People were very chary of it at first (because it wasn't what they were used to), but they soon found the value of it, especially when it comes to ease of actual play. Because the skill values are arbitrary measures, it doesn't matter if they start at "10" rather than "1" or "0." [The mathematician, physicist, computer scientist, and engineers did accept it fairly readily; the musicians, poet, actor, tradesmen, accountant, and writer didn't until they actually used it in play at which point they quite liked how it worked as it gave them much finer control on their choices during play.] 

    [In actual fact it is convenient when using the MRQ/Legend version because you track someone's progress in learning an Advanced Skill simply because they have a value of less than "10%" in the skill ("1%" for every skill point they put into it until they reach the magic value of 10% and it becomes a "real" skill).  Convenient as it means the player/gamemaster can actually track their progress in acquiring the skill and it doesn't spring full-formed out of their head.]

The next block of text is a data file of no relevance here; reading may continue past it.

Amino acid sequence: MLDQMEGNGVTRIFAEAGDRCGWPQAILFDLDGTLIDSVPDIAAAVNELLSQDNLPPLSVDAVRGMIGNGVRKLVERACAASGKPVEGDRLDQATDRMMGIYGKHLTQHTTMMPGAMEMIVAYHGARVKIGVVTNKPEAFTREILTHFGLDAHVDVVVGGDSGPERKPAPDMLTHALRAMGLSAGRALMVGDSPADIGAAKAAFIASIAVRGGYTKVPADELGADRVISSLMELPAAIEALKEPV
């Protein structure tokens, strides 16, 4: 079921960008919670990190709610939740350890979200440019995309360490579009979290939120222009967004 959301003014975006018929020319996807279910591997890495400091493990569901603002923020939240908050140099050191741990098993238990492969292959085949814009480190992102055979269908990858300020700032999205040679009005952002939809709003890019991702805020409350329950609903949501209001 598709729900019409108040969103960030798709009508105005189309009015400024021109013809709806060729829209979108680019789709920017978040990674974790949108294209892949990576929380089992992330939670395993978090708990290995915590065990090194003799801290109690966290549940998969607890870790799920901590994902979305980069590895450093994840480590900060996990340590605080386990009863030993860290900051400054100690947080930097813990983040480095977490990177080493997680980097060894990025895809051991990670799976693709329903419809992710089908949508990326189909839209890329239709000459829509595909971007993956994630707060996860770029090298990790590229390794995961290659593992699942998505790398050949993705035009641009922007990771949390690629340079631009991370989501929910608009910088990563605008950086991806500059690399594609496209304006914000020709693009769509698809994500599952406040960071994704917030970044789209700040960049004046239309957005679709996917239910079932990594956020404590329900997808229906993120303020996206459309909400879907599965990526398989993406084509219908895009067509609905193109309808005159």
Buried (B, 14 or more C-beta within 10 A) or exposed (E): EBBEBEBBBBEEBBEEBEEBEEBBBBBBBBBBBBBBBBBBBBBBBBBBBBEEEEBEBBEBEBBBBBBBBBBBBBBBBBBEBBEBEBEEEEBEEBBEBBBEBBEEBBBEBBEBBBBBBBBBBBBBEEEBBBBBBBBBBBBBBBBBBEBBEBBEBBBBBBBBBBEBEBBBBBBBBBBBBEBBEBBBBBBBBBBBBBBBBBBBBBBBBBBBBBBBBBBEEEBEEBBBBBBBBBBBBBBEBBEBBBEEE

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  10.  [Just for clarification:  The dice comparison I use in my BRP mod is "less than or equal to" (mathematically it should be "less than"), but people are so ingrained with the idea of rolling the stated value or less I decided it was much to difficult to do otherwise ("1%" being trivial).  But because of the lack of discontinuity it does allow me to use different dice rather than assigning arithmetic penalties, which was the point I was trying to make.  Now I need caffeine to wake up properly...]

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  11. I like 00 = low roll because we use place-value notation to represent numbers.

    With 00-99 the dice are generating the coefficients a1 and a0 in the formula a1a0 = a1(10^1) + a0(10^0).http://en.wikipedia.org/wiki/Positional_notation

    In particular: http://en.wikipedia.org/wiki/Positional_notation#Base_of_the_numeral_system

    If all dice started at 0 and ended at n-1 then we could generate numbers using different radixes without having to mentally subtract 1 from each die roll.

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  12. When it's time to  roll, save, check, or cast the dice it all comes down to fickle fate no matter what.

    I recall Cyborg Commandos had D10xD10 dice rolls for it's main resolution system but I don't recall what that dice method was called.